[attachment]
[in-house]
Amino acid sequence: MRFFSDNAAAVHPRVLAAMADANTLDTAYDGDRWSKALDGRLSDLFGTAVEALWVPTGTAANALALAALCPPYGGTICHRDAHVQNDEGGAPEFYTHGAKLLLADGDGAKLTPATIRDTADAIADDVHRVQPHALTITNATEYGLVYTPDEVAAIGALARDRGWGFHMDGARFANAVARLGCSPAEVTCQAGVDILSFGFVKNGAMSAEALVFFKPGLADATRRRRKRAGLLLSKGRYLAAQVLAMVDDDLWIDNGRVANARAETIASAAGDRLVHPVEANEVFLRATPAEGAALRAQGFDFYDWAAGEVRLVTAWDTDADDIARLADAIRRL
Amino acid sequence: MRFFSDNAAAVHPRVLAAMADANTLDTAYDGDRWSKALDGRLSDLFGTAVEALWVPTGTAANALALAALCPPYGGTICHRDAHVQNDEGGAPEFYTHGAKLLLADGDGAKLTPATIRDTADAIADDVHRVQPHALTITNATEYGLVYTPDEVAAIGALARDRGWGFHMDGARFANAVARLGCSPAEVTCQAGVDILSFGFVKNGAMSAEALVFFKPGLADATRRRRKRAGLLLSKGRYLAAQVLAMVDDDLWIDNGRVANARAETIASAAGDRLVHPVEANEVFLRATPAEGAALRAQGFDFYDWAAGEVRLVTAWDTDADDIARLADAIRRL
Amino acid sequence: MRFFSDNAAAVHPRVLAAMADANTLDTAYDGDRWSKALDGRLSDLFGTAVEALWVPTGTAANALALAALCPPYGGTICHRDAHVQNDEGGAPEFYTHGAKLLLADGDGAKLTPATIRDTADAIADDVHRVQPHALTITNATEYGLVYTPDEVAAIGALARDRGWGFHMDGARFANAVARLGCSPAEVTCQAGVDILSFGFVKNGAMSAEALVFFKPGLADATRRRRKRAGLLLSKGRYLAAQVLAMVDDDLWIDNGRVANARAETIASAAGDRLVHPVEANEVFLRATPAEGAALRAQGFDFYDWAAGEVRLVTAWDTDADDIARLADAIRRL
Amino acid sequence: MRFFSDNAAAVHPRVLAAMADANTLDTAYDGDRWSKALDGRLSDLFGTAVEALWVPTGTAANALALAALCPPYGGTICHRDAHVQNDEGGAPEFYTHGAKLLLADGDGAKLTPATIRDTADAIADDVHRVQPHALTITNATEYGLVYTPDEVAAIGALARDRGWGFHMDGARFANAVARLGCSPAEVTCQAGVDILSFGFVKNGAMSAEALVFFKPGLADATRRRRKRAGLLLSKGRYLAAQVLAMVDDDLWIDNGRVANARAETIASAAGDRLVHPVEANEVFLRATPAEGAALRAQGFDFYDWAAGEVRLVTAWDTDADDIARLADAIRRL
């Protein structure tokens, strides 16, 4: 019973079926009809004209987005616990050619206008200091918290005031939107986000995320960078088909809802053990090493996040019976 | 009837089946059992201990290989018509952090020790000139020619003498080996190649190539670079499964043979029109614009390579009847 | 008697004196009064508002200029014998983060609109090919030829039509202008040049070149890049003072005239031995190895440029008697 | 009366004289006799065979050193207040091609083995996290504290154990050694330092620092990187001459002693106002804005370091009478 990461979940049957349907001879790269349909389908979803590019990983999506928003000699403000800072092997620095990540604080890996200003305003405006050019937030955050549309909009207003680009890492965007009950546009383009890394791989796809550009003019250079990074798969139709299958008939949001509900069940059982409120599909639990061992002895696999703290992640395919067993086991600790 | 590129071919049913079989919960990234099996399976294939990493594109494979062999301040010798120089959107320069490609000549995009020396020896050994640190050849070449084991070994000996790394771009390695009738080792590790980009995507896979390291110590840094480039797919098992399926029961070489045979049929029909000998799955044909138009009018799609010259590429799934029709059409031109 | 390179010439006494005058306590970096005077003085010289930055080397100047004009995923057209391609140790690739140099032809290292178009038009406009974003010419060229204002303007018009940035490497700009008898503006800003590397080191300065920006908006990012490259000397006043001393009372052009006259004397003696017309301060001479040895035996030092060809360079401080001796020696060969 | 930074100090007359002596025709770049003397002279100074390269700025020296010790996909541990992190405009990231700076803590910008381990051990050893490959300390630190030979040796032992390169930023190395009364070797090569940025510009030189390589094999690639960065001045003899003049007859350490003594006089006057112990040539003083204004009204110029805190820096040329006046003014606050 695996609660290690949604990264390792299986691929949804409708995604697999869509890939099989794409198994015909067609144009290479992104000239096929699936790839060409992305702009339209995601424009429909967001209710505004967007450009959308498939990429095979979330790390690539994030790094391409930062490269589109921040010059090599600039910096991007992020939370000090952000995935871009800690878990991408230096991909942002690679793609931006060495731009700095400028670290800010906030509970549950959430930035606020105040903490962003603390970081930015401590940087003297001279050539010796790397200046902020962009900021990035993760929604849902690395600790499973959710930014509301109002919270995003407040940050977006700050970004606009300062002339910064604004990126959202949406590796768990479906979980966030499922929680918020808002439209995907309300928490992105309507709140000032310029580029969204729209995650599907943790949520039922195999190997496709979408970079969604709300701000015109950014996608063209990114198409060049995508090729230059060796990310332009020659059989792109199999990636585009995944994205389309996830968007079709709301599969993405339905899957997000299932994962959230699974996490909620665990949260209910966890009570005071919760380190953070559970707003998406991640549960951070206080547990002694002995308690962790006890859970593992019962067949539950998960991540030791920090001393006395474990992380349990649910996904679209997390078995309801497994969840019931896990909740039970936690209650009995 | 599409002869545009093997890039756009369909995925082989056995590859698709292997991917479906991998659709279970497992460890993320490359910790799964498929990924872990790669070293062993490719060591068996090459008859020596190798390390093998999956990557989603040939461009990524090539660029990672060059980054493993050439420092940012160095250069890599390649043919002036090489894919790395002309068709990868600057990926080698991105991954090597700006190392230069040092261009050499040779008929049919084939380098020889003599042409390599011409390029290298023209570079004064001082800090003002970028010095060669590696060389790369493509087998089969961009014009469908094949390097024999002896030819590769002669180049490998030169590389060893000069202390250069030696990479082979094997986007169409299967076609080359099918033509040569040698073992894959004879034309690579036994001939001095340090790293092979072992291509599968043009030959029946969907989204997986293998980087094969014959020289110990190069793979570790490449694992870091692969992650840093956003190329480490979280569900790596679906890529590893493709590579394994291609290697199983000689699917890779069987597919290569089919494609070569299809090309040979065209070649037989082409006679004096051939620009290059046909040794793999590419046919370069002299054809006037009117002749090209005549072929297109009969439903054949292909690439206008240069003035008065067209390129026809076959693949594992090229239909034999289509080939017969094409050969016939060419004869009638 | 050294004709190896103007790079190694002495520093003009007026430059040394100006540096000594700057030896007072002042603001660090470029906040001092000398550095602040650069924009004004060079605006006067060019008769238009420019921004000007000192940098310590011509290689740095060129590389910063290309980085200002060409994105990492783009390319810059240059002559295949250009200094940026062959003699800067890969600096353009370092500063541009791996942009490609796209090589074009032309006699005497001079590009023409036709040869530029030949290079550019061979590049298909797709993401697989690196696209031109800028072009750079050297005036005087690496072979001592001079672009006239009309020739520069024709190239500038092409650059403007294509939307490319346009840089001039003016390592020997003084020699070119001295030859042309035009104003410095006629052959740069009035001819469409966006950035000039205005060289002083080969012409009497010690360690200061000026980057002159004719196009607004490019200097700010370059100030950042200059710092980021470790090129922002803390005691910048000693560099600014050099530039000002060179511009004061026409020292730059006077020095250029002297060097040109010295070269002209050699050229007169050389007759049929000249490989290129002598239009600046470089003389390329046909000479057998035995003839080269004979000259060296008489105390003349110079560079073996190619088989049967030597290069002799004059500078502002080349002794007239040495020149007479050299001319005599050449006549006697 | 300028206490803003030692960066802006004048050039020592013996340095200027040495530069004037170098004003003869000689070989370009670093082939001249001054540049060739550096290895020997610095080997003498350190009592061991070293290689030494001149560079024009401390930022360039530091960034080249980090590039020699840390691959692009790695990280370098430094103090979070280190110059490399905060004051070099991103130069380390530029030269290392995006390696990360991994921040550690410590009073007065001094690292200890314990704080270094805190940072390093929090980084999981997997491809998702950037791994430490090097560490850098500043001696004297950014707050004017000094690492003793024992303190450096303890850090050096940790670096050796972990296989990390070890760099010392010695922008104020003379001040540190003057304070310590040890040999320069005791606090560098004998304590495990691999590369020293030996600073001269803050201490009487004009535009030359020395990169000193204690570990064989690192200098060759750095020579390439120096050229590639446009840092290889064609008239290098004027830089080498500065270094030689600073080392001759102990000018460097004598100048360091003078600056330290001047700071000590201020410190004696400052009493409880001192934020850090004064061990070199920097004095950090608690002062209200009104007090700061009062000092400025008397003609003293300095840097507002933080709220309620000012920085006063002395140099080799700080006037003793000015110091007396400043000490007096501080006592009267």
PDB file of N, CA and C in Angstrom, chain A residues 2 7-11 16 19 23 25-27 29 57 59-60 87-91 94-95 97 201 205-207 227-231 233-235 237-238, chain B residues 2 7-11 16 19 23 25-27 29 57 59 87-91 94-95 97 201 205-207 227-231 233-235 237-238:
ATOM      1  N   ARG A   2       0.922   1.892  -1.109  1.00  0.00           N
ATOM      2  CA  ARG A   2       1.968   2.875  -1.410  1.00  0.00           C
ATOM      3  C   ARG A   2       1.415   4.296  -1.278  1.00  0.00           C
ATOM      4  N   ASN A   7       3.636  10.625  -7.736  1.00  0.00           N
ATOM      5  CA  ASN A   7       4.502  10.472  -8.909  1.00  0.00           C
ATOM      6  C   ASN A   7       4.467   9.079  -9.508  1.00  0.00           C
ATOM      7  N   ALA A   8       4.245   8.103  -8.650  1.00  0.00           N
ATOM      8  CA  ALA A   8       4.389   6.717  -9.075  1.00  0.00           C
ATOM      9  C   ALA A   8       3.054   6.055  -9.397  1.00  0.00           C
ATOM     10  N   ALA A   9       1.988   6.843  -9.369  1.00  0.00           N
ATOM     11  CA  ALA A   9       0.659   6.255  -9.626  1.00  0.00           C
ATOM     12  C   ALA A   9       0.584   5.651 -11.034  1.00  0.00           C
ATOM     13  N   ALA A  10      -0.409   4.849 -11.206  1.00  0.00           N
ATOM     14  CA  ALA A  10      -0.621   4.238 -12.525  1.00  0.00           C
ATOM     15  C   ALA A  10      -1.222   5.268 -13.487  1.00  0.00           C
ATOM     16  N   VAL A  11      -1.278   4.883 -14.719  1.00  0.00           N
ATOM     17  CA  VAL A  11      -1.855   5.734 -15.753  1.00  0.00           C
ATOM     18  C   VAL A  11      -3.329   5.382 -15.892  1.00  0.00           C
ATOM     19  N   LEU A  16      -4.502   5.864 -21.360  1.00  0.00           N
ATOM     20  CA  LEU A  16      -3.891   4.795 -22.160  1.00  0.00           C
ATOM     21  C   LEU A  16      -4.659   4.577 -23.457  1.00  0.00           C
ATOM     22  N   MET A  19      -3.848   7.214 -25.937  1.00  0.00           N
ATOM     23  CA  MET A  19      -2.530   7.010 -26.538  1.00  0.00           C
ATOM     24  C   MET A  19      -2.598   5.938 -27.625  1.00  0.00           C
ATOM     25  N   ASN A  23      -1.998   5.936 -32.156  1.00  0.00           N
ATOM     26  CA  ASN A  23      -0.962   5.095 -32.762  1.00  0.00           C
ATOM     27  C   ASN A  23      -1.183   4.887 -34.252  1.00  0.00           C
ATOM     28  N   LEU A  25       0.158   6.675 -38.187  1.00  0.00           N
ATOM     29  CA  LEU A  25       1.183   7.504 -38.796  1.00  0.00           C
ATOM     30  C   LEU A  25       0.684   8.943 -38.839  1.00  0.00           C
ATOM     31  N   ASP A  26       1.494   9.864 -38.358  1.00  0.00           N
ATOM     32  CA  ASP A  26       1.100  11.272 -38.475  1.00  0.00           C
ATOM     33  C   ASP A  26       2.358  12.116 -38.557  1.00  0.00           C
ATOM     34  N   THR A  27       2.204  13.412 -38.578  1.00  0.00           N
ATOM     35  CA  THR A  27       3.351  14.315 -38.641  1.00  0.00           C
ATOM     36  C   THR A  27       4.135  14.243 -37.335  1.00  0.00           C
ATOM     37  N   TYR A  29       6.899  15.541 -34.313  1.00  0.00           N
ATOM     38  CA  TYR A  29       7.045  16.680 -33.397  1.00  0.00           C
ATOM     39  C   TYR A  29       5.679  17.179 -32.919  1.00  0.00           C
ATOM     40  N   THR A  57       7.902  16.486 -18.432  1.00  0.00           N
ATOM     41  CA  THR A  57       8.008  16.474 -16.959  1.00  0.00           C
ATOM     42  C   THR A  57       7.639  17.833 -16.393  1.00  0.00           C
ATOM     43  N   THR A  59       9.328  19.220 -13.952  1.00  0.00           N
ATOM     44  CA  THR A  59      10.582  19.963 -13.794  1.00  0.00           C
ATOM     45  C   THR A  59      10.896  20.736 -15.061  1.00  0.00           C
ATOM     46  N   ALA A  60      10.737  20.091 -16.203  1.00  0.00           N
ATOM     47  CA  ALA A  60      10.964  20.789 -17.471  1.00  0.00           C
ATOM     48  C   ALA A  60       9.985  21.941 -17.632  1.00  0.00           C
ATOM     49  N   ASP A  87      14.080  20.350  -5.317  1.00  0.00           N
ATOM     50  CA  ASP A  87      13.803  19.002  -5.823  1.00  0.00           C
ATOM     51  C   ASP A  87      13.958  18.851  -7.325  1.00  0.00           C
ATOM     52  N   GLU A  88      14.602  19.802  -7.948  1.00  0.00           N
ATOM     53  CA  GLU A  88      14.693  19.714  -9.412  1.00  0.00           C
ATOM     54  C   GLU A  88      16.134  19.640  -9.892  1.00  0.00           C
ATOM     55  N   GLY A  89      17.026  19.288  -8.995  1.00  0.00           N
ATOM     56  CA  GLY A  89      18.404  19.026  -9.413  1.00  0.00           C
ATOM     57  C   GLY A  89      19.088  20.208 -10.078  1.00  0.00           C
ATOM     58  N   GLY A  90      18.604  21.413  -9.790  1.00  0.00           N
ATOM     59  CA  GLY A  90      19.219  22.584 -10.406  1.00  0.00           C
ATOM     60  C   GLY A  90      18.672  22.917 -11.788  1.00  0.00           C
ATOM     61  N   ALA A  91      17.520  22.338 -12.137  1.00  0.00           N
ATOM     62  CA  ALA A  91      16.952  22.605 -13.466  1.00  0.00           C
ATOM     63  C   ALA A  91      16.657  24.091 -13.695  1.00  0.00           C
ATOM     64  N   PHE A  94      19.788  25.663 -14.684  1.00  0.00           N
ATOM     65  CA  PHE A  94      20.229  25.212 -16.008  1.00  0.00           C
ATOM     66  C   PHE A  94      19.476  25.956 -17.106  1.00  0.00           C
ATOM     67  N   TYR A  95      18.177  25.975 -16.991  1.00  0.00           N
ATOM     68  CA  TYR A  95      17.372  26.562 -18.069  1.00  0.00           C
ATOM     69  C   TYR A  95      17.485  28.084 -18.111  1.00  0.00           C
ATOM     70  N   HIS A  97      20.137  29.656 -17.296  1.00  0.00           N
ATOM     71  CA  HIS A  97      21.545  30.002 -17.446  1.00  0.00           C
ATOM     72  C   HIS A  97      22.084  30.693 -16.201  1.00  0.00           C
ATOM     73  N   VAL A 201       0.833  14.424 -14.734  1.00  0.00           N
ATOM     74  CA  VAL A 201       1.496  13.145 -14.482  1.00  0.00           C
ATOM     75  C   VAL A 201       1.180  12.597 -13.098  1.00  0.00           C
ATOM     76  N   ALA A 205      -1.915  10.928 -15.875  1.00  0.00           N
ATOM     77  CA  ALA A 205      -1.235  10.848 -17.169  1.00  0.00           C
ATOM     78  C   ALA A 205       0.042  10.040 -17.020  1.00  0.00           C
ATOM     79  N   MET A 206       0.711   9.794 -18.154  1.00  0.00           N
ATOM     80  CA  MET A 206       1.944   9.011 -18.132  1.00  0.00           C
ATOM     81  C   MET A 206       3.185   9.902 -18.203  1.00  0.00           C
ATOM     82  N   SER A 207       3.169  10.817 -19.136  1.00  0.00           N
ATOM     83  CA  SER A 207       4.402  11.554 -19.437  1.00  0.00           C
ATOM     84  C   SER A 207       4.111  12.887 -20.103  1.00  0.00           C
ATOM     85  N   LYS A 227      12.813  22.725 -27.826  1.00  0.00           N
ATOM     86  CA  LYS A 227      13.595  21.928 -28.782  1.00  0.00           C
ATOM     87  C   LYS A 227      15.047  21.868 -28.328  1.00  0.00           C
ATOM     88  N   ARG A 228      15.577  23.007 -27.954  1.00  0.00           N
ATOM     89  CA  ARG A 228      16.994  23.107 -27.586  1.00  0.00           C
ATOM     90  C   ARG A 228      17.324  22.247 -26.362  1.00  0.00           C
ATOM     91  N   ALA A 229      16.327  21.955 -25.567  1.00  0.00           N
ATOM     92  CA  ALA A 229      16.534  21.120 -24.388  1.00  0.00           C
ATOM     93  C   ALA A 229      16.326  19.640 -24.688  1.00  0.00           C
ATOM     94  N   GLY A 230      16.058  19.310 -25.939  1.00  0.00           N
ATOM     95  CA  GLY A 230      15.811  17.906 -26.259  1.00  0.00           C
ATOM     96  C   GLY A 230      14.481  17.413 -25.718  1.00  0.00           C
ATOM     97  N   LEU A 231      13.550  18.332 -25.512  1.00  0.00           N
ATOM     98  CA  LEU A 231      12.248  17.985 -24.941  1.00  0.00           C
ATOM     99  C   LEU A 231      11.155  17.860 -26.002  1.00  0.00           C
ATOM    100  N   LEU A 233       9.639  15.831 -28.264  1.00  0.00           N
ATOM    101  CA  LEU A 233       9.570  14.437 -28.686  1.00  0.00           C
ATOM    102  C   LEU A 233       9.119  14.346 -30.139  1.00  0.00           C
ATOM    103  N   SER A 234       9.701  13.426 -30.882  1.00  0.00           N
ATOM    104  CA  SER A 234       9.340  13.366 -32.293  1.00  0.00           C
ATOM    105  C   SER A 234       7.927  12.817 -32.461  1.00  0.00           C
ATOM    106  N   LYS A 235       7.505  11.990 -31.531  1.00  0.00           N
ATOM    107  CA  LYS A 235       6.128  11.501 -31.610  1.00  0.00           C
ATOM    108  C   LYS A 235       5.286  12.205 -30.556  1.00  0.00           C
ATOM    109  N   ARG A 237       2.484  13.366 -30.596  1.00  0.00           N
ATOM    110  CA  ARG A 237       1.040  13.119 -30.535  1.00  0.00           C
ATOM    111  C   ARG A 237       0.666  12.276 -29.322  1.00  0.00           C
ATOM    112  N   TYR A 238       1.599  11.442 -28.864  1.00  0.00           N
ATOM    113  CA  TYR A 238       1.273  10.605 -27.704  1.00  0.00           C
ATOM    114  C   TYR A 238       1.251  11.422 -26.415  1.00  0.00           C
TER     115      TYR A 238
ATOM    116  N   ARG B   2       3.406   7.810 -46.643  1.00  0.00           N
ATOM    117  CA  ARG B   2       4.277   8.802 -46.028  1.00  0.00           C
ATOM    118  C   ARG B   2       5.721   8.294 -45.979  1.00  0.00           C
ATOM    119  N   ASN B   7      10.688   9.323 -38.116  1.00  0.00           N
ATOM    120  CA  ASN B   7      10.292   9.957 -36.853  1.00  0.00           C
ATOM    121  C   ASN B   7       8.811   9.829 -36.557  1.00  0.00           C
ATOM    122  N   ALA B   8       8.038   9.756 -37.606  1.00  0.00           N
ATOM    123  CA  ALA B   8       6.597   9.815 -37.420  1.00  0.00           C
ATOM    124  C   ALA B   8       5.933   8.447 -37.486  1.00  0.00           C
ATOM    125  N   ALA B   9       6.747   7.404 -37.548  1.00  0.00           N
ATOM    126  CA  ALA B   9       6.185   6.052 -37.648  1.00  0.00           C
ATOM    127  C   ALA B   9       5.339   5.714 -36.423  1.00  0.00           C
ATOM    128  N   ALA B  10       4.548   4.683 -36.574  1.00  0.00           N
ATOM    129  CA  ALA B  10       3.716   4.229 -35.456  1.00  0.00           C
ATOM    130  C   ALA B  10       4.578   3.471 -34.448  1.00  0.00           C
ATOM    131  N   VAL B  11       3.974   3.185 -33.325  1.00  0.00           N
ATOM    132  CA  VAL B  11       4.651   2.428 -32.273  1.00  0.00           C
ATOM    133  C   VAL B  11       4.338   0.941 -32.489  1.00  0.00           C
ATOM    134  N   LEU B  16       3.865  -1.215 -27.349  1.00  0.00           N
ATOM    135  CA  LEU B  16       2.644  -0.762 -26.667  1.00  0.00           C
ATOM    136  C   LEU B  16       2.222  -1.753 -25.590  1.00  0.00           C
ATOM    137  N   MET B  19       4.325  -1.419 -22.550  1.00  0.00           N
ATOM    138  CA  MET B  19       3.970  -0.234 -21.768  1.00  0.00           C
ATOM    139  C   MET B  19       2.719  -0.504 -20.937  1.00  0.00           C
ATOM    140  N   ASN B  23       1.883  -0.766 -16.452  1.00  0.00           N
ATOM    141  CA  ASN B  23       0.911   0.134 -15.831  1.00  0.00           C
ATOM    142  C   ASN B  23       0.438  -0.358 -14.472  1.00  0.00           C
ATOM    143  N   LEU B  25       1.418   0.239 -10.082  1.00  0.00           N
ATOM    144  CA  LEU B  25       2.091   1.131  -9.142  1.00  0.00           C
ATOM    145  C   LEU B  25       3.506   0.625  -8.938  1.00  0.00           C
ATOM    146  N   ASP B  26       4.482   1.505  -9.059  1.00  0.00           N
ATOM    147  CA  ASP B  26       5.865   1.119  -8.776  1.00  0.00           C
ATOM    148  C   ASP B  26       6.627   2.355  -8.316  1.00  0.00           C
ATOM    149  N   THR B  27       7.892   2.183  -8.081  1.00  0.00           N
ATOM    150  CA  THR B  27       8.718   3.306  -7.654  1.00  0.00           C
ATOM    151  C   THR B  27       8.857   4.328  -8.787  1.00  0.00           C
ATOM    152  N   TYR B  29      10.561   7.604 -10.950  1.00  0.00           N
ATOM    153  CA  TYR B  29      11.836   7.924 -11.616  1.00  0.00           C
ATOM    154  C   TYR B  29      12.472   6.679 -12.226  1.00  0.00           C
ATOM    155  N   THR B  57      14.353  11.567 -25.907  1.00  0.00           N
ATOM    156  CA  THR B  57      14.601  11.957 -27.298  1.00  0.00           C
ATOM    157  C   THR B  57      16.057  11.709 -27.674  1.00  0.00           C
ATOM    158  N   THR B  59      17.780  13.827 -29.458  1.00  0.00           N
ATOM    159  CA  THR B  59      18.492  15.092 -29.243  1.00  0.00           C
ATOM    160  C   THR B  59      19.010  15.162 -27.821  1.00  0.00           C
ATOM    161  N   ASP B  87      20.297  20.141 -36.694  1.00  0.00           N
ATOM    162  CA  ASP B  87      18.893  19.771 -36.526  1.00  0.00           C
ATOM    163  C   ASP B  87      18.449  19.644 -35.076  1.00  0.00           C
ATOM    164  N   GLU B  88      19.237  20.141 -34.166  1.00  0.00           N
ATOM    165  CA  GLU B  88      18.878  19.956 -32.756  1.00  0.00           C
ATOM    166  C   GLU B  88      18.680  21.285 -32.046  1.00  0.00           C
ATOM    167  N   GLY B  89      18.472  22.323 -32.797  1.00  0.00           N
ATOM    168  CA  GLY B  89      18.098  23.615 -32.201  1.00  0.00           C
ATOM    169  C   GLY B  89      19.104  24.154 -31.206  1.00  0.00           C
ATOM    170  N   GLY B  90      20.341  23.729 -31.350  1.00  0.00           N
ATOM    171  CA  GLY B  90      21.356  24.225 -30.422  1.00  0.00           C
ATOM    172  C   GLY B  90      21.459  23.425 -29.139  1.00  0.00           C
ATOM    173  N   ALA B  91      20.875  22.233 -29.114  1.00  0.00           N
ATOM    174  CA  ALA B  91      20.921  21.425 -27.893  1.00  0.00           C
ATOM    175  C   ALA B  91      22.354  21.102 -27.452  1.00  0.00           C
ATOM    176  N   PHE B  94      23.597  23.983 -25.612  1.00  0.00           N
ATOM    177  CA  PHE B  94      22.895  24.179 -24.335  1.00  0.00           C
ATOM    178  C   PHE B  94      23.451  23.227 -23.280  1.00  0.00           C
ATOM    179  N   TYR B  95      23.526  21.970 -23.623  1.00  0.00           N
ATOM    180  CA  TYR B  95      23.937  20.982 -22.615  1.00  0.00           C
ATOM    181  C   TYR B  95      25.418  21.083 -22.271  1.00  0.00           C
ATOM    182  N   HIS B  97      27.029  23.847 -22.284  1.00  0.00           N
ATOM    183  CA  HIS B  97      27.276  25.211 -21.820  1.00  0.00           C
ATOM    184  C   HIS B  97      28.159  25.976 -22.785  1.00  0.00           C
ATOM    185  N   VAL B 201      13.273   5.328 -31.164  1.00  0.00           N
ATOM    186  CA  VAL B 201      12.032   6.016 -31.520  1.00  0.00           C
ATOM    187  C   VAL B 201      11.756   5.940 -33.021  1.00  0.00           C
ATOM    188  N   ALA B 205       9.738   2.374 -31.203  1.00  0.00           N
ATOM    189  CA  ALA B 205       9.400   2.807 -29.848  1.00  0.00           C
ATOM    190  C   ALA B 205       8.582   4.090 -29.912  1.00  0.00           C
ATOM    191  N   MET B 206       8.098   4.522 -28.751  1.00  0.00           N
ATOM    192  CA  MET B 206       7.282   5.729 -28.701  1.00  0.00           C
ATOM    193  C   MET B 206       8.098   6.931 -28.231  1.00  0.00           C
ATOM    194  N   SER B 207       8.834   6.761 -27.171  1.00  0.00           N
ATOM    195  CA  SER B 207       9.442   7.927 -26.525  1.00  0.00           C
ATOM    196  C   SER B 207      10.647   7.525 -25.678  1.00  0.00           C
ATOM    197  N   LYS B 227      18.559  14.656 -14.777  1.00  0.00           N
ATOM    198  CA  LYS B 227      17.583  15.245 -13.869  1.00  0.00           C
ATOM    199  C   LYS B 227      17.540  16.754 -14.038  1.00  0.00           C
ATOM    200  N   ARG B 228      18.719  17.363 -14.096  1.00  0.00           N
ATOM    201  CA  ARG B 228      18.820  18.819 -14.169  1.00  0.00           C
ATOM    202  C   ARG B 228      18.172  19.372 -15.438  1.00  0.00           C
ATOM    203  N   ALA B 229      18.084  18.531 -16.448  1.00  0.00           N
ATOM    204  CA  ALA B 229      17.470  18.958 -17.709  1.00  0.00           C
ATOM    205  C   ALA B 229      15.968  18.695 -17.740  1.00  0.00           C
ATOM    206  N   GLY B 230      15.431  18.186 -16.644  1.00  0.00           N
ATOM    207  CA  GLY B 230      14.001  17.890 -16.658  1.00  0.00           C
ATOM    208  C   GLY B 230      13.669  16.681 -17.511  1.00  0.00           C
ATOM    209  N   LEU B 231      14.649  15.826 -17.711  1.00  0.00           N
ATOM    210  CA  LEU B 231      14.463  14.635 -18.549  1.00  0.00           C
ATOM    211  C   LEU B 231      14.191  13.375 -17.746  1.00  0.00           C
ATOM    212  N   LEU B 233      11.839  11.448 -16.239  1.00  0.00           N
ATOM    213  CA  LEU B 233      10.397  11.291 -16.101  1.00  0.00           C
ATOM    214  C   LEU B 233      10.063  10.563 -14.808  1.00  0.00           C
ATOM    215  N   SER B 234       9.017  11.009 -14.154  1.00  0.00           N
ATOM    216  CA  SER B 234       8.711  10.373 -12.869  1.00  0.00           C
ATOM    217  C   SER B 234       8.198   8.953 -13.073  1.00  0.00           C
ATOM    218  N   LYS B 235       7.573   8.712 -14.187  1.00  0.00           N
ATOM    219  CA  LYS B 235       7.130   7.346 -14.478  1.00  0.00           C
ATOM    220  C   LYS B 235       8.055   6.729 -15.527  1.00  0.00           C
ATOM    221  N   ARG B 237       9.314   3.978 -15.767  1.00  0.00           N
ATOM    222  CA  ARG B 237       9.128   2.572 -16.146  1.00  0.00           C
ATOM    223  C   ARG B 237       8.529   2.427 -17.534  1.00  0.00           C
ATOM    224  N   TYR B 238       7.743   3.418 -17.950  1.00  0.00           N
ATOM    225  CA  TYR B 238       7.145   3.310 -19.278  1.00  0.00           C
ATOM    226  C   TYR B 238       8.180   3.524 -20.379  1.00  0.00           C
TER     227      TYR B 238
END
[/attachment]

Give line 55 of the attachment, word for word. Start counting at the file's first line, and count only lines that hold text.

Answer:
ATOM     48  C   ALA A  60       9.985  21.941 -17.632  1.00  0.00           C